Quotes from the crew of Edmond de Rothschild Group prior to casting off
Sébastien Josse, skipper of Edmond de Rothschild Group: “ The weather is as forecast. We’re going to head off in a medium wind of 10-15 knots along a fairly direct course. We’re going to have to keep our eyes open and respect the channel marks, which are numerous at the start of the course with around 30-35 marks prior to the Skagerak headland. The wind will build over the course of the night once we tackle the passage to the North of Denmark. We’re expecting 25-30 knots and a pretty short and messy sea. This phase is set to last between five and seven hours and won’t be comfortable for the men or the boat. However, the wind will be a lot more manageable over the rest of our journey across the North Sea. This first leg will be long and the weather forecasts will mean that it’s going to be action-packed, particularly from Pas-de-Calais. The emphasis will be on remaining in contact with the fleet, whilst retaining the necessary lucidity and energy for the end of the course. We’re likely to get little sleep for the first forty hours and crew management will be very important. Our organisation will be more reminiscent of a long coastal course than that of a offshore race proper.”
Antoine Koch, navigator on Edmond de Rothschild Group: “Once we’re into the rhythm, this Kiel – Dublin will be slightly reminiscent of a Figaro leg. There will be a lot more manœuvres than in the Krys Ocean Race and hence a lot more people on deck. We certainly won’t be able to respect the watch system we set up in the Atlantic. We’re going to have to get in some rest when the opportunity arises. It won’t necessarily be possible to have such sequences scheduled in advance. As onboard navigator, I’ll have to spend a lot of time at the chart table and less perhaps on deck and at the helm. With four Figaro sailors out of the six sailors aboard, the rhythm appeals to us. However, we aren’t the only ones in the fleet to have this experience, far from it.”
Thomas Rouxel, helmsman – trimmer on Edmond de Rothschild Group : “We’re going to encounter some very different weather phenomena throughout the race: a passage of a depression, a ridge of high pressure, then more wind… It’s going to be bracing and we’ll have a lot on our plate during this leg. The race is set to last nearly four days. It’s likely to be as intense as the Krys Ocean Race but the style will be somewhat different.”
Leg 1: The promise of a lively opening and a long route to Ireland
When Race Management were preparing this European Tour, they thought up two routes for the first leg between Kiel and the Irish port of Dublin, so as to be able to adapt to the weather conditions at the time. The latest forecasts and the announcement of a deep depression over northern latitudes caused them to opt for the more southerly course. The first part of the course remains unchanged: Edmond de Rothschild Group and its rivals will leave Kiel with around 200 miles’ navigation across the Baltic Sea bound for the Skagerak headland, situated to the extreme North of Denmark. Following that, instead of setting a course for the Shetland Islands (61° North and the highest point of the first route), the one-design trimarans will have to head South in order to leave England to starboard and make their way up the English Channel to Land’s End, at the South-West tip of England. They’ll then make for the Celtic Sea, followed by St Georges Channel and the port of Dun Laoghaire, the terminus for this first leg, which theoretically spans some 1,238 miles.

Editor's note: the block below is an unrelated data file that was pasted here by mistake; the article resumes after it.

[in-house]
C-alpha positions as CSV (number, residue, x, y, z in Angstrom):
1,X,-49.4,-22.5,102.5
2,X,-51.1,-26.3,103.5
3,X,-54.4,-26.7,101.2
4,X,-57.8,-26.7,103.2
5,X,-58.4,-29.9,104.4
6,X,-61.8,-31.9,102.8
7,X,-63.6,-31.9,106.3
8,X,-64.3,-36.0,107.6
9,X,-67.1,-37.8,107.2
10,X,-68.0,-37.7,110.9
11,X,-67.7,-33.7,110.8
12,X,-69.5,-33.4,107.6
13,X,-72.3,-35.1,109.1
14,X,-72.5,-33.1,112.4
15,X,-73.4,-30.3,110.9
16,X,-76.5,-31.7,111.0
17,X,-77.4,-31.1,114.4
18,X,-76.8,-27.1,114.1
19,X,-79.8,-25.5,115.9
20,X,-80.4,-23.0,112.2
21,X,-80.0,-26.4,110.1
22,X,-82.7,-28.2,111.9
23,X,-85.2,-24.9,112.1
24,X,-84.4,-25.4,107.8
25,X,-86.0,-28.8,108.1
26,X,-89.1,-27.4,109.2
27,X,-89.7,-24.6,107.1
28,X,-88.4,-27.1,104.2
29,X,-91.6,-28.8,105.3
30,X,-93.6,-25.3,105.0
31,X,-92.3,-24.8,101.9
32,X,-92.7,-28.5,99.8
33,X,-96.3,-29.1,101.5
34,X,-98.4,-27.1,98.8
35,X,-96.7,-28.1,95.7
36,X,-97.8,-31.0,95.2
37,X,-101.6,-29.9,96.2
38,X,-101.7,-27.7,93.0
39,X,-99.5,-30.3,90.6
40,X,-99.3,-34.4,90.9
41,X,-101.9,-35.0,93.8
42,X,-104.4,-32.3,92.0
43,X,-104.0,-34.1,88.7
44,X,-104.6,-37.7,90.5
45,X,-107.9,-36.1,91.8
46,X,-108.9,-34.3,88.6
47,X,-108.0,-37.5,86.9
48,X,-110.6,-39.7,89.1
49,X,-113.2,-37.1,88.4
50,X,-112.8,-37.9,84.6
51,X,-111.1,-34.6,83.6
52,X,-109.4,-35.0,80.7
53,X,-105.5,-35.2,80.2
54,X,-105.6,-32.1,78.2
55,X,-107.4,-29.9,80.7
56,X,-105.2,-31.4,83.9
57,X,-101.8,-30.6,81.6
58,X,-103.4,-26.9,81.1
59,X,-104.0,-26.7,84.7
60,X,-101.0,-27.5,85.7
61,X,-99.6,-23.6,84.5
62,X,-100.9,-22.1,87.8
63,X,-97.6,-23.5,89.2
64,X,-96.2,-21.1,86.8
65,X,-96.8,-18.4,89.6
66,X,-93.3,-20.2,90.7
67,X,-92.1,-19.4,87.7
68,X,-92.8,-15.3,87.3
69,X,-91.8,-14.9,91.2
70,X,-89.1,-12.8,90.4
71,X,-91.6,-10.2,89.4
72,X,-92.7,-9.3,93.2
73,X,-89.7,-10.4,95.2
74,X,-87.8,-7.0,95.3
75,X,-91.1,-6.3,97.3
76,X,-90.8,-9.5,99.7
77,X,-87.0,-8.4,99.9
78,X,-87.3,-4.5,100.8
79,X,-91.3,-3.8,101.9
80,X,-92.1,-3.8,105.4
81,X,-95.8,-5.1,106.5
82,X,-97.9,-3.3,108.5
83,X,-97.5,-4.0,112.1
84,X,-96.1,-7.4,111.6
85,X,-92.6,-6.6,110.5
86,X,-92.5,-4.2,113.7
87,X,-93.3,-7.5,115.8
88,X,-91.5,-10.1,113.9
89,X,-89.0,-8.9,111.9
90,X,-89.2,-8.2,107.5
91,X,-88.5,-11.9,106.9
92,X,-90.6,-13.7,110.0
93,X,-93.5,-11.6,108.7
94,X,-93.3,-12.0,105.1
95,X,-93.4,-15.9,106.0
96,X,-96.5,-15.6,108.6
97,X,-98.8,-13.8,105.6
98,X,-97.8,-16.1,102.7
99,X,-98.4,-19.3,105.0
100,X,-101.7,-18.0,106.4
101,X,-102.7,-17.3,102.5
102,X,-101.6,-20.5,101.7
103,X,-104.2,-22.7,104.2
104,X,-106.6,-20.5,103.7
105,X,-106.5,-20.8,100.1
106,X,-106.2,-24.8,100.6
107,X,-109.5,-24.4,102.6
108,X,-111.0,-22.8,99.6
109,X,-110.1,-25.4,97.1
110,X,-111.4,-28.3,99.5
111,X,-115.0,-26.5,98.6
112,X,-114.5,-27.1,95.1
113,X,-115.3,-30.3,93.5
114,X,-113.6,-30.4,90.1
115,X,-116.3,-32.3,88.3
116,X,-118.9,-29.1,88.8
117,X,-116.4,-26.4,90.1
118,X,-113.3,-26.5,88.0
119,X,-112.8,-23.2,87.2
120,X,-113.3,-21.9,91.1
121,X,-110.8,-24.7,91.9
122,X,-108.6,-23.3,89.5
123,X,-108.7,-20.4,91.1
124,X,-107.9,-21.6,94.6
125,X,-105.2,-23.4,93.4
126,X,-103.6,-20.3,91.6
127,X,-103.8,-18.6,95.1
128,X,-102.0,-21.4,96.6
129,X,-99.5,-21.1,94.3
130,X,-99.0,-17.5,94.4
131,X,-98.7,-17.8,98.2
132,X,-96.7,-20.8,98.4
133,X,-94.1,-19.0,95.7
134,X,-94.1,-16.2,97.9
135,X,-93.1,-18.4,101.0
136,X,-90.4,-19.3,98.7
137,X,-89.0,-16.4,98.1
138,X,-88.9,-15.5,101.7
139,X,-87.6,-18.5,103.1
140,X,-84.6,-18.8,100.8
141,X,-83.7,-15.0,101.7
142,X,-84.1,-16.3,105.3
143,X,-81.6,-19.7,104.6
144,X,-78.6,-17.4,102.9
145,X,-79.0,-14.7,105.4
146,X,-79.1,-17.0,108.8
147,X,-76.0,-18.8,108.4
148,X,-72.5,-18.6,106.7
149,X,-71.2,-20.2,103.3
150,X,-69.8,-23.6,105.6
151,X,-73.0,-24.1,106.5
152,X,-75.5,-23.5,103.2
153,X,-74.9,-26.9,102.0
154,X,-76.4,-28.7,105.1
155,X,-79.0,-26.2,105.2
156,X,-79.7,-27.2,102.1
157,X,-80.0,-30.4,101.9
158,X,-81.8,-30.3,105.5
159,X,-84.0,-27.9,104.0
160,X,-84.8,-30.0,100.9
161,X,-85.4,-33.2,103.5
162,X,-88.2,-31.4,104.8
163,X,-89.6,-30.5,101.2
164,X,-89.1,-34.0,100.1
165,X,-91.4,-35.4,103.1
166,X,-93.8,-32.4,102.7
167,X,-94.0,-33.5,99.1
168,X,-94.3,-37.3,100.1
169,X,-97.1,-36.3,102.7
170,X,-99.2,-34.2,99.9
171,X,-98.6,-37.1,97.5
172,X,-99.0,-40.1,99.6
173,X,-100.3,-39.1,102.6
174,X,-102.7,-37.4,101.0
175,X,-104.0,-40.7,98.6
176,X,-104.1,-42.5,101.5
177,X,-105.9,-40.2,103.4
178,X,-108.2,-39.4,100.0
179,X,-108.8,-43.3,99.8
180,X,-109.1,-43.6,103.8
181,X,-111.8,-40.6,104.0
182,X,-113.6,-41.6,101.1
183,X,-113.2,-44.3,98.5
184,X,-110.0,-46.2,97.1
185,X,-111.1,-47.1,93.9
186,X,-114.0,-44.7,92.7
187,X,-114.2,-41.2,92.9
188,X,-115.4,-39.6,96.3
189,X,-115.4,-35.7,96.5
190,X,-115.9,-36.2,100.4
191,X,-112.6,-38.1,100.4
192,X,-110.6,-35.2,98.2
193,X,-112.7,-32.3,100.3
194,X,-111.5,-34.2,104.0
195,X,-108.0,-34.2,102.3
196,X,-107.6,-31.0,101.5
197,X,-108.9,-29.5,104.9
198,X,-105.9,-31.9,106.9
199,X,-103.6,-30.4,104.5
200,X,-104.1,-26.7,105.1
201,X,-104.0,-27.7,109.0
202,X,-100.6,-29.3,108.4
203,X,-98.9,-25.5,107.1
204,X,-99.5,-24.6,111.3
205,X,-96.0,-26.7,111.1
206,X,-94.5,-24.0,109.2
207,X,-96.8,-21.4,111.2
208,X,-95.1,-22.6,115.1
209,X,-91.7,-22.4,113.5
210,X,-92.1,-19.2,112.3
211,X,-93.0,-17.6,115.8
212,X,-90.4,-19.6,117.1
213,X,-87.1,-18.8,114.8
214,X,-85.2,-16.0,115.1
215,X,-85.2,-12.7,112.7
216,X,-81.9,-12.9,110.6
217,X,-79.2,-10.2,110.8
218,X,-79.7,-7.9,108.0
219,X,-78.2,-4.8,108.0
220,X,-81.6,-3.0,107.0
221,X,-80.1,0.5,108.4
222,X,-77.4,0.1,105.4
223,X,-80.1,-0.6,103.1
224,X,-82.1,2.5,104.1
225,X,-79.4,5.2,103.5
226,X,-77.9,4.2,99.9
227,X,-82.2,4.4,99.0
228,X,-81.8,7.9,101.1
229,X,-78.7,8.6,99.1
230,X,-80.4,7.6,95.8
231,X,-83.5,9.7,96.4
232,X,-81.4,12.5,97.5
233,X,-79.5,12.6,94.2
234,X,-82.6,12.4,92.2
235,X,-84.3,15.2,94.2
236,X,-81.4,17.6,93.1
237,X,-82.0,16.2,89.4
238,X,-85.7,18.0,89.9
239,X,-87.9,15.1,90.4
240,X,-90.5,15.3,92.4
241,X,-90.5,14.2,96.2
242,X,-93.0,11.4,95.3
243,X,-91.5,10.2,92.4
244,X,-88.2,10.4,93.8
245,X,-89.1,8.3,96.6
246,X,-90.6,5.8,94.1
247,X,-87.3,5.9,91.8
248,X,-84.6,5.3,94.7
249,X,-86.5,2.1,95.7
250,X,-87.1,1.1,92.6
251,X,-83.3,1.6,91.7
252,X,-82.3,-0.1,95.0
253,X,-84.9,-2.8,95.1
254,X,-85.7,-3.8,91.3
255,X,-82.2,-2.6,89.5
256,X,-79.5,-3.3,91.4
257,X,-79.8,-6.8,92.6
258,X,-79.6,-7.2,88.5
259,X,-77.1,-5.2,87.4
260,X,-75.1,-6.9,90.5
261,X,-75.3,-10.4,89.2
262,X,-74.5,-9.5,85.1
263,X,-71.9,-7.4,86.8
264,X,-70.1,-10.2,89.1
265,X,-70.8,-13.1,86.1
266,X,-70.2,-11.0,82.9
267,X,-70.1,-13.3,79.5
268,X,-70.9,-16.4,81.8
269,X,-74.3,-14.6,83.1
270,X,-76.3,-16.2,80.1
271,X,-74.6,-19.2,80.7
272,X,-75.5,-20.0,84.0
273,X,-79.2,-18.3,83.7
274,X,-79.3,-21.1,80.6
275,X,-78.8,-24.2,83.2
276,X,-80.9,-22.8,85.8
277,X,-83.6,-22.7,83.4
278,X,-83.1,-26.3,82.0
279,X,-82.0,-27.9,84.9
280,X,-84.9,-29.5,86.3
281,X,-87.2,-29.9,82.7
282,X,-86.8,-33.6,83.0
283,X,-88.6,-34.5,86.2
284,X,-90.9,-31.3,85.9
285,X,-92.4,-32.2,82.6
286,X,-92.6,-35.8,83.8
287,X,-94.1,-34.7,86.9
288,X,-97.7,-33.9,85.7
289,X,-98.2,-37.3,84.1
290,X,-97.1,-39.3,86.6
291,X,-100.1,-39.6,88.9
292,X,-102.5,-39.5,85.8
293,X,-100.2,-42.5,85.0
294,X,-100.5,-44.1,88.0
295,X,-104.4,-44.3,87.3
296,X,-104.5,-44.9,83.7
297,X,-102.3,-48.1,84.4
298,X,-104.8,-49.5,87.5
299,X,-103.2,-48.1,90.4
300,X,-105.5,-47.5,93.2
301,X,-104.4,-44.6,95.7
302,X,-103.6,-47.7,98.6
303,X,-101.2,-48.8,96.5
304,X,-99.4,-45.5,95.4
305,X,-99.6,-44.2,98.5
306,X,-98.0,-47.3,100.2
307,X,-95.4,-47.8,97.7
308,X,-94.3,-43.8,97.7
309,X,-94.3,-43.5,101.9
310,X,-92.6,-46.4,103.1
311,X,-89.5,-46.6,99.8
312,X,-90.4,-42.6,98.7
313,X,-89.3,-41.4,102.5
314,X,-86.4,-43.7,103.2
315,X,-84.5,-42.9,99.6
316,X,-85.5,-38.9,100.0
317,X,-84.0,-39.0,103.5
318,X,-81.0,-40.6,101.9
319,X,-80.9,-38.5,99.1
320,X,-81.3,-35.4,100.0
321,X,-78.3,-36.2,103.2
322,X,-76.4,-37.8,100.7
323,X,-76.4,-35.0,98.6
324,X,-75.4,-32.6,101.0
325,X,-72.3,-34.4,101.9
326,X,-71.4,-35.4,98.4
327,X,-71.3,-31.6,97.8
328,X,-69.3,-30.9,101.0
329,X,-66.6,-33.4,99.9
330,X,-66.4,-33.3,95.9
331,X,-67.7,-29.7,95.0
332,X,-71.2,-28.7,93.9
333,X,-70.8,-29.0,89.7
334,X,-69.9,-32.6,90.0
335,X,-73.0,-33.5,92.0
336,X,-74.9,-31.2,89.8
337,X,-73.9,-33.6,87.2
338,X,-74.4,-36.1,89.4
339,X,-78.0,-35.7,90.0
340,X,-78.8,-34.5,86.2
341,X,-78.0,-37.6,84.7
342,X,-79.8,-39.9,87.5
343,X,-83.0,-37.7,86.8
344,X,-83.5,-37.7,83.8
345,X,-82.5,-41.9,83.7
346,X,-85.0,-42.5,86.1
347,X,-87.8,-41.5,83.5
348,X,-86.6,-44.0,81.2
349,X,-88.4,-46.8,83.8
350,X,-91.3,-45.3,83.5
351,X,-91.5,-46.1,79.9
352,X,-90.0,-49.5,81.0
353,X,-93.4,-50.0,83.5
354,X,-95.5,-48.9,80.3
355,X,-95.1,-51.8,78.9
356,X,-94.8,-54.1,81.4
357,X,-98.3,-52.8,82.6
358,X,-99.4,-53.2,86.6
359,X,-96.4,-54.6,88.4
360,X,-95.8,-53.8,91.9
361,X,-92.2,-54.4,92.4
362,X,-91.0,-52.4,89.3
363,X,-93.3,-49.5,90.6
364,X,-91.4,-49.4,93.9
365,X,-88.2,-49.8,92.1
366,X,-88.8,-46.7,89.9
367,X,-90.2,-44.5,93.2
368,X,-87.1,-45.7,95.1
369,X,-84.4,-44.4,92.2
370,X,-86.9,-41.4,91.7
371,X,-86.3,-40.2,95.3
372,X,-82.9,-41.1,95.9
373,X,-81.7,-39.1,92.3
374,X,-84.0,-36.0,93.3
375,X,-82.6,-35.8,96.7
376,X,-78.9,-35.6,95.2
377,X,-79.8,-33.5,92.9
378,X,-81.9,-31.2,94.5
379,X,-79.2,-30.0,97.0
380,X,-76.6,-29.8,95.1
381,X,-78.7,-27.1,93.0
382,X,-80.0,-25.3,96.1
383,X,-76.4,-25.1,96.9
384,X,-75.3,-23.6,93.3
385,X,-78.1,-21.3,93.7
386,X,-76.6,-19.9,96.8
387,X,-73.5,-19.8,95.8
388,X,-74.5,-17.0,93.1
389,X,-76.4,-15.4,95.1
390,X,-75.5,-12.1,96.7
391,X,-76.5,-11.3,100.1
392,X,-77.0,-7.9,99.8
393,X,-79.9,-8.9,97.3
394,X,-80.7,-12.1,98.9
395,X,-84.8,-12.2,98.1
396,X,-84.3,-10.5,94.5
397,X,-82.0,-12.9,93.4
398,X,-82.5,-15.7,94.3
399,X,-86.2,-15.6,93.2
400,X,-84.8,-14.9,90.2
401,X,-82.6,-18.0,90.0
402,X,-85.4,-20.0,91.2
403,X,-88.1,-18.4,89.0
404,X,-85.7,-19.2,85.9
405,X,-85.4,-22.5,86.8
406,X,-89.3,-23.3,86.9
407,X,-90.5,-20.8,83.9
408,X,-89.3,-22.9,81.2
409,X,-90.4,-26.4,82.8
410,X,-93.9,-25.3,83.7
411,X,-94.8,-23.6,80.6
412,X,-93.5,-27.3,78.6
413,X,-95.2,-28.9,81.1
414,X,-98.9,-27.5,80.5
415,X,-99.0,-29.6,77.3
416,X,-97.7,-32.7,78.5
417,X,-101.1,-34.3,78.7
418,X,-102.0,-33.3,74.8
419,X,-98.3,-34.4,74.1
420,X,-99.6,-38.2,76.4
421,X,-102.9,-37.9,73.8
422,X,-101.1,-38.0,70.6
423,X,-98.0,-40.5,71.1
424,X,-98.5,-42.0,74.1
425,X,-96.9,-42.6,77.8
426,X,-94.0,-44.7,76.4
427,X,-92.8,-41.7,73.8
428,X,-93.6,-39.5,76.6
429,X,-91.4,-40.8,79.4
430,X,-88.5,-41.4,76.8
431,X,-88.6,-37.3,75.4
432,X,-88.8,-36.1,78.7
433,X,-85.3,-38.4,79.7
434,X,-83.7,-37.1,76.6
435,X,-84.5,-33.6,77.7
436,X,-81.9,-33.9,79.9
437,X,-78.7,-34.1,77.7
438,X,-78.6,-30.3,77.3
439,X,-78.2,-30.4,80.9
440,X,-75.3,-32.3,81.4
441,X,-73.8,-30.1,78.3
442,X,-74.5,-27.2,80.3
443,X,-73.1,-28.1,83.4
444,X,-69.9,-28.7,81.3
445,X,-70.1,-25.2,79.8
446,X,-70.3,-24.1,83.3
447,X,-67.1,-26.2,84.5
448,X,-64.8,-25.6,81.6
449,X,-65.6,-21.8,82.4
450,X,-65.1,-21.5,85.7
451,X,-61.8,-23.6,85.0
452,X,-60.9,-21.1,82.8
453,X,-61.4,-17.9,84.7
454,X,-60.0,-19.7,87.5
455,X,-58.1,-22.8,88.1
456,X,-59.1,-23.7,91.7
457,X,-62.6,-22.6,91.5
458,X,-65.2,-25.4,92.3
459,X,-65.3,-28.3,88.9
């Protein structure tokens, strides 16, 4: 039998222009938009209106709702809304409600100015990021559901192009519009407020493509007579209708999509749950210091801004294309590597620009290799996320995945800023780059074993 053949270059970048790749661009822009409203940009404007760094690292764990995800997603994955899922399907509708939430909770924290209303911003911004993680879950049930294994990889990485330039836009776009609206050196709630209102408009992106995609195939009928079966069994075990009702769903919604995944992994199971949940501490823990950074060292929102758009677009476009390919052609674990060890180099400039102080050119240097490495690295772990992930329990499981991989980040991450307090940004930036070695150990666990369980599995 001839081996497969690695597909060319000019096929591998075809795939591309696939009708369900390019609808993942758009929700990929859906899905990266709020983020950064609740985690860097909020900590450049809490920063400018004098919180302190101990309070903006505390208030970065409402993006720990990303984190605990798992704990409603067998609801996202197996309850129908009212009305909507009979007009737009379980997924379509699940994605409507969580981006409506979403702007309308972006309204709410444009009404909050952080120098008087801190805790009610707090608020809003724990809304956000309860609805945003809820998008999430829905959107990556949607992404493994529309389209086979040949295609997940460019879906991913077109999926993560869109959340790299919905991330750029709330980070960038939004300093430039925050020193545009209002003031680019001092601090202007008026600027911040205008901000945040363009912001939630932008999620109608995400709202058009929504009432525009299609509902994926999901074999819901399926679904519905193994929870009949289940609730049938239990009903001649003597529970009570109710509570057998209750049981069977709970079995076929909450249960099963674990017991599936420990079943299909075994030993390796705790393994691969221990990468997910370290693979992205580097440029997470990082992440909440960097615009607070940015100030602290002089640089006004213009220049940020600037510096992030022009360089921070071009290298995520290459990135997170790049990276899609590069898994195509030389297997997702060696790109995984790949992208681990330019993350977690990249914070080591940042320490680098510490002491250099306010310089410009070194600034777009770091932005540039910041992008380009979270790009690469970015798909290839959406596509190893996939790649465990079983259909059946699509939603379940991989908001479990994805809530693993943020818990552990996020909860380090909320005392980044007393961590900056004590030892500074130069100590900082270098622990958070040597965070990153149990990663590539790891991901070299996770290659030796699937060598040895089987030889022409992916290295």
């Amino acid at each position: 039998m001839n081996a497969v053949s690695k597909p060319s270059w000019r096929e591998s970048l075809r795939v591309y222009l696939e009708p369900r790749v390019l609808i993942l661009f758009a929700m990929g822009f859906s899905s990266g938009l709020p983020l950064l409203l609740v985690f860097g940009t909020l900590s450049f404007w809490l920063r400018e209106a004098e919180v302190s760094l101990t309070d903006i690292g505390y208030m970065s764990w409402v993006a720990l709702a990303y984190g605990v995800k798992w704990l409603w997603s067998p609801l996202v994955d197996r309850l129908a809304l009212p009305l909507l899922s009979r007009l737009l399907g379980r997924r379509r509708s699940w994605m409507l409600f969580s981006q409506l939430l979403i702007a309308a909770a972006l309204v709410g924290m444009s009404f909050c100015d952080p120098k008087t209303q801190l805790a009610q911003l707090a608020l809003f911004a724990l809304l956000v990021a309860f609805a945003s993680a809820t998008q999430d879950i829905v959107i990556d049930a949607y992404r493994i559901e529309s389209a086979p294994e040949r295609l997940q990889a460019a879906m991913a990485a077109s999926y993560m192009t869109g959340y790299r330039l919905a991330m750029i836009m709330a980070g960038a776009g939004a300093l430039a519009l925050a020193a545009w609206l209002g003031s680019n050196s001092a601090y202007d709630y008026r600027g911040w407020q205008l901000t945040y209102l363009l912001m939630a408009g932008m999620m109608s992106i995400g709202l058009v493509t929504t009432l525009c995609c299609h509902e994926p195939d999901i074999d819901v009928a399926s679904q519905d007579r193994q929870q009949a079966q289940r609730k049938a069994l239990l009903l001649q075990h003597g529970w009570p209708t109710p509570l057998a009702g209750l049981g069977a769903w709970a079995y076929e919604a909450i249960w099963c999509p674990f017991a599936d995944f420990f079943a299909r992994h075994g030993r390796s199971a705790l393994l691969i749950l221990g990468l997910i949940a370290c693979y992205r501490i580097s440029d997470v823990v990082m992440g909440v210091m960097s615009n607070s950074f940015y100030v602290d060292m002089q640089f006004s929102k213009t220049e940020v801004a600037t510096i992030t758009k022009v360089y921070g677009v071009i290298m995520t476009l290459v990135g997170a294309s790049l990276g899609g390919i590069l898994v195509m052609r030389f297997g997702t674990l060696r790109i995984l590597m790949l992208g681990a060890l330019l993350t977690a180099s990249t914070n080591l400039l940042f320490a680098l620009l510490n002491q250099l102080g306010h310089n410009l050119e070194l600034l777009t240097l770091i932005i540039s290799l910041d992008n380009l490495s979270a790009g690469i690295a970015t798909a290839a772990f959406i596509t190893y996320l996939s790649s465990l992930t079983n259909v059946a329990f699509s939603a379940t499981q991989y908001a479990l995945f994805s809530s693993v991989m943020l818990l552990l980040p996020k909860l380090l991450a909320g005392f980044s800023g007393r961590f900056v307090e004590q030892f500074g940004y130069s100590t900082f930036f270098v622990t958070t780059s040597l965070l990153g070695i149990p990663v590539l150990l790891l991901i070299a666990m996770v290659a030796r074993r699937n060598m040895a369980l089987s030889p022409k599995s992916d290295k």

According to the latest routing, the MOD 70s are expected into Ireland overnight between Wednesday and Thursday.
The crew of the MOD Edmond de Rothschild Group
Offshore: Sébastien Josse (Skipper), David Boileau, Florent Chastel, Christophe Espagnon, Antoine Koch, Thomas Rouxel
The European Tour in five legs
This is the second event in the Multi One Championship after the Krys Ocean Race, which took place in early July between New York and Brest. In total the five crews will have to cover over 5,000 nautical miles in five weeks on a North-South route! In addition to the offshore races between the host cities and contested with six crew per boat, the MOD 70s will do battle in races around the bay called City Races, where the number of sailors increases to eight. It is a comprehensive, demanding event, which will be intense to say the least.
Kiel City Races: from 31 August to 1 September
Leg 1 – 1,188 miles: Kiel – Dun Laoghaire (Dublin), start Sunday 2 September
Dun Laoghaire (Ireland)
Dublin City Races: from 7 to 8 September
Leg 2 – 1,215 miles: Dun Laoghaire (Dublin) – Cascais, start Sunday 9 September
Cascais City Races: from 14 to 16 September
Leg 3 - 558 miles: Cascais – Cascais (Around Portugal Race), start Monday 17 September
Leg 4 – 1,071 miles: Cascais – Marseille, start Thursday 20 September
Marseille City Races: from 28 to 29 September
Leg 5 - 672 miles: Marseille – Genoa, start Sunday 30 September
Finish of leg 5: Tuesday 2 October
Closing race: Wednesday 3 October